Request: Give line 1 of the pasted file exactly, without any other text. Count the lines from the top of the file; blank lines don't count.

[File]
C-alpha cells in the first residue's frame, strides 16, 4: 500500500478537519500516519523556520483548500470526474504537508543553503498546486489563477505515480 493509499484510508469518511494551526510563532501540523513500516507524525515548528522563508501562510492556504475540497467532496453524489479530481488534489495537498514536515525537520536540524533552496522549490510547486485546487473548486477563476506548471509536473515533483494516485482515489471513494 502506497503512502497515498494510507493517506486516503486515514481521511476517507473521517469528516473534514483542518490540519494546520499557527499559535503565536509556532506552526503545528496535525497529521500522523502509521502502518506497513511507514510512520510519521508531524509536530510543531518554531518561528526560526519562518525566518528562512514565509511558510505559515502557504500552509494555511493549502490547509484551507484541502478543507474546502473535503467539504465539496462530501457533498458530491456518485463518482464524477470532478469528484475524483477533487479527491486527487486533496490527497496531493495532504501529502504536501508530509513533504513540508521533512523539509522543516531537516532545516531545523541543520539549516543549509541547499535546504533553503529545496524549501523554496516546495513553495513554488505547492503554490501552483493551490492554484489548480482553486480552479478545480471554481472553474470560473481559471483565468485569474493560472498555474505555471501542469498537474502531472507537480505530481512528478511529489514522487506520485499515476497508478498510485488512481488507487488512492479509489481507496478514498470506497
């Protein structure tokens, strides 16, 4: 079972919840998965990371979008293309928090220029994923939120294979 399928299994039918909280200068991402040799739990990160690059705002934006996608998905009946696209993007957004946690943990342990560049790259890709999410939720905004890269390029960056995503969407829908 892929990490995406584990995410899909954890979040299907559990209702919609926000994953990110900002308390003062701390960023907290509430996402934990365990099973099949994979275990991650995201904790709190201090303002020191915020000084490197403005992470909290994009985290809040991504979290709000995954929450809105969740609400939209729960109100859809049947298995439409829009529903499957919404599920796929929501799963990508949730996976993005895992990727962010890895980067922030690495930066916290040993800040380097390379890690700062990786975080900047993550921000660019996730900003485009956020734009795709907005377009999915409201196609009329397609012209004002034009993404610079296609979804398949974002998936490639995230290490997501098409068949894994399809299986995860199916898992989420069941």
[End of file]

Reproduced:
C-alpha cells in the first residue's frame, strides 16, 4: 500500500478537519500516519523556520483548500470526474504537508543553503498546486489563477505515480 493509499484510508469518511494551526510563532501540523513500516507524525515548528522563508501562510492556504475540497467532496453524489479530481488534489495537498514536515525537520536540524533552496522549490510547486485546487473548486477563476506548471509536473515533483494516485482515489471513494 502506497503512502497515498494510507493517506486516503486515514481521511476517507473521517469528516473534514483542518490540519494546520499557527499559535503565536509556532506552526503545528496535525497529521500522523502509521502502518506497513511507514510512520510519521508531524509536530510543531518554531518561528526560526519562518525566518528562512514565509511558510505559515502557504500552509494555511493549502490547509484551507484541502478543507474546502473535503467539504465539496462530501457533498458530491456518485463518482464524477470532478469528484475524483477533487479527491486527487486533496490527497496531493495532504501529502504536501508530509513533504513540508521533512523539509522543516531537516532545516531545523541543520539549516543549509541547499535546504533553503529545496524549501523554496516546495513553495513554488505547492503554490501552483493551490492554484489548480482553486480552479478545480471554481472553474470560473481559471483565468485569474493560472498555474505555471501542469498537474502531472507537480505530481512528478511529489514522487506520485499515476497508478498510485488512481488507487488512492479509489481507496478514498470506497